With the new job I decided it was time to buy this for my personal collection and read it again. I’m glad I did, but it sure does get tedious after a while. Oh well, it’s really more of a reference book than anything else. Here’s all the stuff I flagged:
Personal use of the company car, including commuting, is considered income to the employee.
Do we have a record retention policy and is it being followed?
If we plan to merge with another association, the merger must be approved by a vote of both memberships. Before this happens, due diligence reviews must take place to make sure the merger is warranted. See Summary for a list of due diligence questions and areas of exploration.
Do we destroy our notes once minutes have been written?
Do we allow non-members to exhibit at our trade show?
What rights do authors transfer to us when they write something for our newsletter?
We should be careful about limiting membership to those companies that are of a certain minimum size, that do a certain minimum amount of their business in our industry, that have been in our industry for a minimum number of years, or that only manufacture goods in the United States.
If suppliers are permitted to join only to engage in promotion and selling, their dues are likely to be considered by the IRS to be taxable income to the association.
Starting on page 269, there is a list of guidelines that statistics programs should follow to avoid anti-trust accusations. They include:
1. Participation in the statistical program must be voluntary. No direct or indirect coercion should be applied to force, require, or intimidate association members or nonmembers to participate. By the same token, there should be no enforcement of the accuracy of responses to the program, such as by required audits.
2. The purpose of the program should be promulgated and understood by all as the collection and furnishing of specific useful business or professional information rather than the effecting of any agreement or understanding with respect to business or professional activities. Only information directly pertinent to participants’ legitimate business or professional interests should be involved.
3. Information received and published should be historical rather than projected. Only past data or completed transactions should be used. The less current the information, the less likely it can be used as the basis for an illegal agreement or understanding.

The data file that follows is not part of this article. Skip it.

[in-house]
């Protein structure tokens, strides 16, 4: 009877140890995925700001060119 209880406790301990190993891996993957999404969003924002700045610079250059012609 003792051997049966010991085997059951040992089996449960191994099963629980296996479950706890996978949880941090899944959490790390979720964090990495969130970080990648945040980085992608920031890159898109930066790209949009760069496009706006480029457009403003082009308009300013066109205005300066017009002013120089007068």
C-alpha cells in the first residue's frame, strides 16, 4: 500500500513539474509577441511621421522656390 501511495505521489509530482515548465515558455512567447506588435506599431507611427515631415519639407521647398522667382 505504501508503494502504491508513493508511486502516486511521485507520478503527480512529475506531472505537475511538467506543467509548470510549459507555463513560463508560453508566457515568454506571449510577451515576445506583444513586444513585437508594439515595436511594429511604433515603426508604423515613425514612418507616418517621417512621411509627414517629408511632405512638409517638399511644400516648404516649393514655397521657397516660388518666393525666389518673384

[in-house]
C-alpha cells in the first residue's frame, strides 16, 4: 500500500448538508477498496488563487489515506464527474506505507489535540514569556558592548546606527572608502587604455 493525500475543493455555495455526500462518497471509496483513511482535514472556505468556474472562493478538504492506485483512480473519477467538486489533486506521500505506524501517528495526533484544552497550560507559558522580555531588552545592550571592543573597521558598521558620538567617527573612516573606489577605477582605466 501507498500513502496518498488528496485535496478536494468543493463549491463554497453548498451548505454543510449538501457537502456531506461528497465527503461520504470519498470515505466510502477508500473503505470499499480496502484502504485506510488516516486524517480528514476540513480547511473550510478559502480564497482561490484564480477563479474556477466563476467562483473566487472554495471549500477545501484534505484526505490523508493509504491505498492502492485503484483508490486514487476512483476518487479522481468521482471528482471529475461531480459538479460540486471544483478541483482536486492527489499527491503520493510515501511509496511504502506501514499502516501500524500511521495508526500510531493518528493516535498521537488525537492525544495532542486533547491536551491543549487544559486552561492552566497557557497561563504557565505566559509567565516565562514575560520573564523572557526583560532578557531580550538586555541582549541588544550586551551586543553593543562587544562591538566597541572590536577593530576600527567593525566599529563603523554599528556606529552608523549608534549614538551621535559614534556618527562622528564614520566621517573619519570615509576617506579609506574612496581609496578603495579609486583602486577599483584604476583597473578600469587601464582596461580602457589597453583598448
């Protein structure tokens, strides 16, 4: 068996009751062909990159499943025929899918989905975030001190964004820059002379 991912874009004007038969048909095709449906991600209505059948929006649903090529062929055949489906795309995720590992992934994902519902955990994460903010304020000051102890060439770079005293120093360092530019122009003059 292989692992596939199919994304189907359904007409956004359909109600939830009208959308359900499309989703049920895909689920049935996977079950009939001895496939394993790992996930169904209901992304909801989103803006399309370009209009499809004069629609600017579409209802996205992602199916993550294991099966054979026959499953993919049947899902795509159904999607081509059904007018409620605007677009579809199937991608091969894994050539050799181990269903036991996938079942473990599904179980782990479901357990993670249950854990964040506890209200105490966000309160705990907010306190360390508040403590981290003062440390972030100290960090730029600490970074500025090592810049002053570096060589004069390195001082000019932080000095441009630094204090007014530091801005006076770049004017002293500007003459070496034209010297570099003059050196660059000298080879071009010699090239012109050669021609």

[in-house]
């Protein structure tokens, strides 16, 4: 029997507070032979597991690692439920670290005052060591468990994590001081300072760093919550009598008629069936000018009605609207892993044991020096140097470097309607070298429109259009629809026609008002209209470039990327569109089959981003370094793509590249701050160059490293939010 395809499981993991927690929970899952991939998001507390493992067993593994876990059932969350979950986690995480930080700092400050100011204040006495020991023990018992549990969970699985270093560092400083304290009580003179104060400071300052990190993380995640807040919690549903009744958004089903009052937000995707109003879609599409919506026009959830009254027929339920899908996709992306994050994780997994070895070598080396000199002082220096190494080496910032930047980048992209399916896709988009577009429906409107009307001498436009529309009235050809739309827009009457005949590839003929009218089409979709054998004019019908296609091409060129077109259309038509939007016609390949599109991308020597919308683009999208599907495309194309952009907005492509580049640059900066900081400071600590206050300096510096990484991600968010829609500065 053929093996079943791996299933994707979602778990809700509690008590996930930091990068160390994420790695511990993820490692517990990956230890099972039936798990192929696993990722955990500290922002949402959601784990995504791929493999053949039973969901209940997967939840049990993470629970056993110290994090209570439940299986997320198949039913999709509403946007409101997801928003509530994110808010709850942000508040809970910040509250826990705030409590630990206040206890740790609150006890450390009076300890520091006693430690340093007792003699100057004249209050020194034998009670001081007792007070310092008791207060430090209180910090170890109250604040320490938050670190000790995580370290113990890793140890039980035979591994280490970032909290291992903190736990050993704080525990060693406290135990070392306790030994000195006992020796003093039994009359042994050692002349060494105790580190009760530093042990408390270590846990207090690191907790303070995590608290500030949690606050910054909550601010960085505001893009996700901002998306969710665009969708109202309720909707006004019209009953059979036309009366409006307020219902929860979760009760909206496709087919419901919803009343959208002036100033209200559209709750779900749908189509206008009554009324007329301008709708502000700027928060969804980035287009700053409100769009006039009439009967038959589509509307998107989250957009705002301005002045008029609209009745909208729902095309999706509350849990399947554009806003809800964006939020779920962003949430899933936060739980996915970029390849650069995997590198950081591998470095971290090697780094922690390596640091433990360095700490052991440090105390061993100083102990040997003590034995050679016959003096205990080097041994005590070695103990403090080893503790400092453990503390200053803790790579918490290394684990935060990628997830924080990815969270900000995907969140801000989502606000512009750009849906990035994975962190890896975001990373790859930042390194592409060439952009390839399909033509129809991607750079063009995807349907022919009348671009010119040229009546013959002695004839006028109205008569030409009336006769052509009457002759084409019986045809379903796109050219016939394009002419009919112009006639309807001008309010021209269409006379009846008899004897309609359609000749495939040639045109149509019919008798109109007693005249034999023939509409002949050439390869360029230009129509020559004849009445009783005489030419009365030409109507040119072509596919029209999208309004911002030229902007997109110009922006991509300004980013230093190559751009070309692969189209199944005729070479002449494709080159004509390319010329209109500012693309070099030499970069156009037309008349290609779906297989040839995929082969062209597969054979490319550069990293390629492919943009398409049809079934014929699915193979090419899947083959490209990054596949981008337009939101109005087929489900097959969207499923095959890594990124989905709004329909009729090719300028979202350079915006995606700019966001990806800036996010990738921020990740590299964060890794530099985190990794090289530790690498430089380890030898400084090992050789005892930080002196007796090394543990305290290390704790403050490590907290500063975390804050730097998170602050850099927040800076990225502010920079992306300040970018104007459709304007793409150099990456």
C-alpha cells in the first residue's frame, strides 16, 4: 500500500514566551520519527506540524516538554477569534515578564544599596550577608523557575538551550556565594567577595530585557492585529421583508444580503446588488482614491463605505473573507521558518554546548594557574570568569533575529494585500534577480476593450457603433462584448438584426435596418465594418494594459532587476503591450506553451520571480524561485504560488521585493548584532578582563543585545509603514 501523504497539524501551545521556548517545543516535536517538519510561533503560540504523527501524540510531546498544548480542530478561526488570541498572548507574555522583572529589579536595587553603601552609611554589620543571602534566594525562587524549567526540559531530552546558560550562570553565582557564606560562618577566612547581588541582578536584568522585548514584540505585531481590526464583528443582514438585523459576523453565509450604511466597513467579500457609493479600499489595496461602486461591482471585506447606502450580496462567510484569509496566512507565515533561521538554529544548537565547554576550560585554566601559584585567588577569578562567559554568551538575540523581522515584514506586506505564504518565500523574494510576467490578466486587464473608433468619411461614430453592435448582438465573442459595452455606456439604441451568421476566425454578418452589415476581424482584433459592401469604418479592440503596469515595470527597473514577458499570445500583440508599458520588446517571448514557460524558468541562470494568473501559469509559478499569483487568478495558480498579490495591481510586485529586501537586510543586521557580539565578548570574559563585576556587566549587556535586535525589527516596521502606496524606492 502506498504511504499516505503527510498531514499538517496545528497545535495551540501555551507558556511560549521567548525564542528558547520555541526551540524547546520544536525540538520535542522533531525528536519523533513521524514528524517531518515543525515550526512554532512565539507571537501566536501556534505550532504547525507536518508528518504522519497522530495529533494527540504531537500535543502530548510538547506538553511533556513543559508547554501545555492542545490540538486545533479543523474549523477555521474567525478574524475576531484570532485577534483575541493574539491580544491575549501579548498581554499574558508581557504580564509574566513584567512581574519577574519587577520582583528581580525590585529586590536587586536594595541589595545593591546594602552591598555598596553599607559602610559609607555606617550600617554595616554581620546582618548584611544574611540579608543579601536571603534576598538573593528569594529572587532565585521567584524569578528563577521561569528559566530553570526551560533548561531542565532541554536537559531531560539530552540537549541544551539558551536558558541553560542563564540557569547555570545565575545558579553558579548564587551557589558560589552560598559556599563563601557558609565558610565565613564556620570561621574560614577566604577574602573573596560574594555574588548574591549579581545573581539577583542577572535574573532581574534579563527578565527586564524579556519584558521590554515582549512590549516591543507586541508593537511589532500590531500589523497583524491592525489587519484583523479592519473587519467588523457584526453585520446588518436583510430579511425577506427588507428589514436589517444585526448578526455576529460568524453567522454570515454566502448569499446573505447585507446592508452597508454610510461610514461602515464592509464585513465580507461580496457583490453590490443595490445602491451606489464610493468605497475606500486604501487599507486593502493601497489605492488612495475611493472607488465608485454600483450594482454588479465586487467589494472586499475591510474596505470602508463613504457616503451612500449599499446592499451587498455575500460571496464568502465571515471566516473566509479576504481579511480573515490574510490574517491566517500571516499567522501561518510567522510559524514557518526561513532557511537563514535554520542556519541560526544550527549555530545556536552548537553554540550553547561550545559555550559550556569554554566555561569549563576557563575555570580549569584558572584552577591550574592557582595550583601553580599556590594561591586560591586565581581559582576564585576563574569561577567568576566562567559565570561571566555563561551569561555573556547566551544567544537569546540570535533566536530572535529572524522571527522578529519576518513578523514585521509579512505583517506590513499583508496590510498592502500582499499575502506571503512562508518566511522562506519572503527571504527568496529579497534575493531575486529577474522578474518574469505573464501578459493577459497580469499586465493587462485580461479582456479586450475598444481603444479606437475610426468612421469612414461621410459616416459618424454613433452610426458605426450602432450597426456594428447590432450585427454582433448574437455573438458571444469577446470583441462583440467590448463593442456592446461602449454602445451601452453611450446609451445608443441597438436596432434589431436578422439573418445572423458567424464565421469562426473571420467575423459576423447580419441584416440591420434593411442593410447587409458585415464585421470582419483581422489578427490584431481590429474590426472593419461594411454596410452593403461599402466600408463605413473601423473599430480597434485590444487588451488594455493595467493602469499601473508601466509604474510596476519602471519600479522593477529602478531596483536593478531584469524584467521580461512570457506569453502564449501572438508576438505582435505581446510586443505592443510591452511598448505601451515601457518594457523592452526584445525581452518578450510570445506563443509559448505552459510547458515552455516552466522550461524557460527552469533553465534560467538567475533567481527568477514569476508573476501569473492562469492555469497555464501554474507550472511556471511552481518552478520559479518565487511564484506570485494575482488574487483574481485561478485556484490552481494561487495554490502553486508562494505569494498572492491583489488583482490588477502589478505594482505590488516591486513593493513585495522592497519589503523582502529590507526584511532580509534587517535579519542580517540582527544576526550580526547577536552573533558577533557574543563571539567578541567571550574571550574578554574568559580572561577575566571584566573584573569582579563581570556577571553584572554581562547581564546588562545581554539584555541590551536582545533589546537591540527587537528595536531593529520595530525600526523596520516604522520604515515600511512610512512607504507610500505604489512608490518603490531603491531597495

4. The confidentiality of information supplied by each participant must be maintained. Only composite or average figures should be used in statistical reports. No average or composite should be used where less than three or four individual component figures are available lest one participant be able to extrapolate information on the other or others.
5. Data supplied by individual participants should not be shown to any other participants for any reason. To maintain confidentiality, it may be necessary to use a third party, such as an accounting of research organization, to receive and collate the data. It also may be desirable to remove information identifying participants on receipt of data and to encode it before it is used.
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Okay. So you’re not going to believe this. I stopped typing the bullet pointed list of guidelines for statistical programs because it was getting late and I figured I would finish up another time. And the very next day at work our attorney sent me guidelines for our statistical programs that are eerily similar to the ones I found in my very own copy of the Association Law Handbook. So, screw it. I’m not typing out the rest of the list. But there are other things I wanted to note:
Cross-licensing and patent-pooling elements of joint research projects sometimes have rendered projects subject to antitrust challenge in cases where manufacturers agreed that (1) discoveries made in the research projects would be cross-licensed among all firms participating and (2) any new technology obtained outside of the projects by participating firms would be cross-licensed as well. Isn’t this what we are doing?
Receipt of dues from associate/supplier members where the primary purpose of their memberships was to promote the sale of products or services to regular members was determined to be taxable advertising income. Do our supplier members fall into this category?
To avoid having associate-supplier dues declared taxable, associations should be careful to ensure that such members (1) participate fully in the range of activities of the associations, such as education, communications, etc.; (2) have important roles in governance of the association; and (3) are solicited for membership with the expectation of, and using printed materials that emphasize, broad roles as members. Okay, thanks for answering that question.
Income from trade shows are not subject to UBIT if they are held in connection with an international, national, state, regional or local convention. Does our trade show qualify?